ICE to start trading first U.S. LNG futures contract

ICE to start trading first U.S. LNG futures contract

Intercontinental Exchange (ICE) will begin trading a first-ever U.S. LNG futures contract in a response to the growing U.S. LNG export volumes.

The ICE LNG futures contract will be cash settled against the Platts LNG Gulf Coast Marker (GCM) price assessment and it will use Platts-derived U.S. GCM LNG forward curves for daily settlement purposes. The curves will have an initial tenor of 48 months.

Speaking of the U.S. LNG futures contract, J.C. Kneale, vice president, North American power and natural gas markets, ICE, said, “by providing the marketplace with a U.S. Gulf Coast LNG futures contract, along with the prospect of future additional products, domestic and international market participants now have a risk management solution that lays the foundation for a more effective means of hedging their spot and forward exposure, which will be particularly useful as the global LNG market continues to evolve and grow.”

According to S&P Global Platts, the increased exports of U.S. LNG has positioned the United States to play a new primary role in the global natural gas and LNG markets.

LNG exports are becoming an increasingly important market driver in the U.S. natural gas markets, with a new focus toward LNG values at the U.S. Gulf Coast, the country’s heaviest concentration of liquefaction plants and largest storage hub for export-bound natural gas.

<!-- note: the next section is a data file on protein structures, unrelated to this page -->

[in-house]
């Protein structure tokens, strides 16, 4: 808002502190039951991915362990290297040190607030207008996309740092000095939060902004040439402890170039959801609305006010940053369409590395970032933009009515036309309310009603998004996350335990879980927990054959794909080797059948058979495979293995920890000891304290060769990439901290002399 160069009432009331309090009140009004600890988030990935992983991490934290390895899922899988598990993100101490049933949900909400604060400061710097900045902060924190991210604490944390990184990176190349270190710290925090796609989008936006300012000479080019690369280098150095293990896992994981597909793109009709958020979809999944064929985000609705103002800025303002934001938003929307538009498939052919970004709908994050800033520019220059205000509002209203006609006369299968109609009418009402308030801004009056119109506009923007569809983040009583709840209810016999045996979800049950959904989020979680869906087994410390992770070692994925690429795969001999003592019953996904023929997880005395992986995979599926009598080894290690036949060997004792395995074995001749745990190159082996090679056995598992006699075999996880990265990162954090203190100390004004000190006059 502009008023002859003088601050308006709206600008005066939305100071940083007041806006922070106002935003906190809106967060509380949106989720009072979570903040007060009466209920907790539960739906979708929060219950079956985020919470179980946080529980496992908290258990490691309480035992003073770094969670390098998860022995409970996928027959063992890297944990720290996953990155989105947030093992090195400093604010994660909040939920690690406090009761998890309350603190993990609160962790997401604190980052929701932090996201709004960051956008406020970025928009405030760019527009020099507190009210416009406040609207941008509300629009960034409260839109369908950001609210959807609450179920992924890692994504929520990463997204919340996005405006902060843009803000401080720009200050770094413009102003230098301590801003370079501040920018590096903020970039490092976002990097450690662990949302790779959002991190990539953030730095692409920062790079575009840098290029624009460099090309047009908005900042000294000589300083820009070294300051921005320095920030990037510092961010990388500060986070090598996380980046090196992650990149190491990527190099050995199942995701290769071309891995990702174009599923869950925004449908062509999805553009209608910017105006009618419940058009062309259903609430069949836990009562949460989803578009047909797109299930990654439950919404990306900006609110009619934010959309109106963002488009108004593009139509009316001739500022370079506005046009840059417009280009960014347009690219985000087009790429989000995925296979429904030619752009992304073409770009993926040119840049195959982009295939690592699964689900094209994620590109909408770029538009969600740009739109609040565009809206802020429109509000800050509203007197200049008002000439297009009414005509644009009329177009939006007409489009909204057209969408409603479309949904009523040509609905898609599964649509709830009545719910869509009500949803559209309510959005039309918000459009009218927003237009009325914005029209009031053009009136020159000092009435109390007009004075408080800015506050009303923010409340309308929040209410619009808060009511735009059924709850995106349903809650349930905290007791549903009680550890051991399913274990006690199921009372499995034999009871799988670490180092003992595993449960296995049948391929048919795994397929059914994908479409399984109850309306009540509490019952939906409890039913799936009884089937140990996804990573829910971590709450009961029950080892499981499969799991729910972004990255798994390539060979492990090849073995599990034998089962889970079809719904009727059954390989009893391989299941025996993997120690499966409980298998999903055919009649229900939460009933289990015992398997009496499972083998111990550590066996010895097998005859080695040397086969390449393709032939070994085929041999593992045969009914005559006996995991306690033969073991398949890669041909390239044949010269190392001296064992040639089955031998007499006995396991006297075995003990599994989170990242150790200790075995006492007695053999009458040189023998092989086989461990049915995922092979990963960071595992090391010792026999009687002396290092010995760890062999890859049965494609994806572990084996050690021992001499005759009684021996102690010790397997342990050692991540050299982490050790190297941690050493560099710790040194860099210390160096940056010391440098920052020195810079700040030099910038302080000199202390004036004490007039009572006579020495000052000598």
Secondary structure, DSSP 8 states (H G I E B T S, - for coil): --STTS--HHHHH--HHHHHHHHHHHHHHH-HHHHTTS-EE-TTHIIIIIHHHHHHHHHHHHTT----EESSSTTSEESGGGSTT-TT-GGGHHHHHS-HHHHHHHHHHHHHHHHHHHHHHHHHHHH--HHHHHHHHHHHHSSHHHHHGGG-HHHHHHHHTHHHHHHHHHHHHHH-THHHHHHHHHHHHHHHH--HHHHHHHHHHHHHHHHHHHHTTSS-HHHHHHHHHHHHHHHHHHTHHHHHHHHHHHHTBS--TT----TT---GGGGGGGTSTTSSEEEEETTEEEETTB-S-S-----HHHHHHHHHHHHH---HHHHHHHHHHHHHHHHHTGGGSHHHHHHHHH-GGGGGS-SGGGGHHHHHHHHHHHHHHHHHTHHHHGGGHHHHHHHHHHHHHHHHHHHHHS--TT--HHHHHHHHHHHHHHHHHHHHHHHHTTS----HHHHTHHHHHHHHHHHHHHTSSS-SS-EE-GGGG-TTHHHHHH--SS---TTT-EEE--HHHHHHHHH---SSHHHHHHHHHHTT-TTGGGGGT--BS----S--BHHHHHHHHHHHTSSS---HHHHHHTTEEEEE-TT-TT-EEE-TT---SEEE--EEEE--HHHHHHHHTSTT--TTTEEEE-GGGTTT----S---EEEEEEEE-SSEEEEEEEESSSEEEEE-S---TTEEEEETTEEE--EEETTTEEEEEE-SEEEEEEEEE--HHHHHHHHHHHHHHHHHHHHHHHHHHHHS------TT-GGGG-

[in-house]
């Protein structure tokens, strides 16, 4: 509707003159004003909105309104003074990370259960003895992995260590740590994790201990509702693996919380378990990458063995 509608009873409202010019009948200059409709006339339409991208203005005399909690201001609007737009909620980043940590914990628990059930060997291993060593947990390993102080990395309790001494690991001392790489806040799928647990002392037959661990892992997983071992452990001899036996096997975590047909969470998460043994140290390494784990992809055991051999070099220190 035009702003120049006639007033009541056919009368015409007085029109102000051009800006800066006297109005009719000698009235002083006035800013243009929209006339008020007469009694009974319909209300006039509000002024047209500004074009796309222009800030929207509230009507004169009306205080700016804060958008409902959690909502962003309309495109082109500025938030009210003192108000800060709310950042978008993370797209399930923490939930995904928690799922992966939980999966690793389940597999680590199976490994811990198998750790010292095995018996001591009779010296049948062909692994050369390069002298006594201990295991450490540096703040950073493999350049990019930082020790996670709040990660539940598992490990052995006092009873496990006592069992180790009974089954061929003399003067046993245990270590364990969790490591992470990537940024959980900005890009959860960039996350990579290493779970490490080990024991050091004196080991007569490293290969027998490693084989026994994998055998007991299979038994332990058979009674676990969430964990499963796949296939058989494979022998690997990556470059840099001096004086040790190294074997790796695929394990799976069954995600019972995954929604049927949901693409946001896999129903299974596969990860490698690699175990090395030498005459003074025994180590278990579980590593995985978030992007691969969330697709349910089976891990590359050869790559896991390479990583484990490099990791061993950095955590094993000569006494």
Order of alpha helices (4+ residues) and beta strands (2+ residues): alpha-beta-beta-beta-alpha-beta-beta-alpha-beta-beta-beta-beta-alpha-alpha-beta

Kwhame Gittens, manager, commodity risk solutions (Americas), S&P Global Platts, said, “additionally, the optionality, transparency and freedom of a U.S. LNG cargo are nearly unparalleled in global markets, offering real opportunities for participation in this emerging spot market by financial markets, traders and other interested stakeholders.”

Shelley Kerr, global director of LNG and regional director of generating fuels & electric power, Europe, Middle East and Africa (EMEA), S&P Global Platts added that the over the past couple of years there has been an exponential growth in Asia-based LNG swaps.

“Counterparties are demanding that the new flexible supply from the U.S. is underpinned by both price transparency and the means to hedge,” Kerr said, adding that in any such evolution, transparency will be crucial to the development of the LNG market and that the U.S. Gulf Coast is “become a key anchor for LNG prices.”

According to the latest S&P Global Platts research, natural gas producers, plagued by low domestic prices in recent years, are eager to sell into the international marketplace through LNG. The natural gas infrastructure that intersects the United States, Mexico and Canada is the world’s largest and most integrated natural gas market and by 2020, the Americas region is expected to be the world’s third largest producer of LNG, behind Australia and Qatar.

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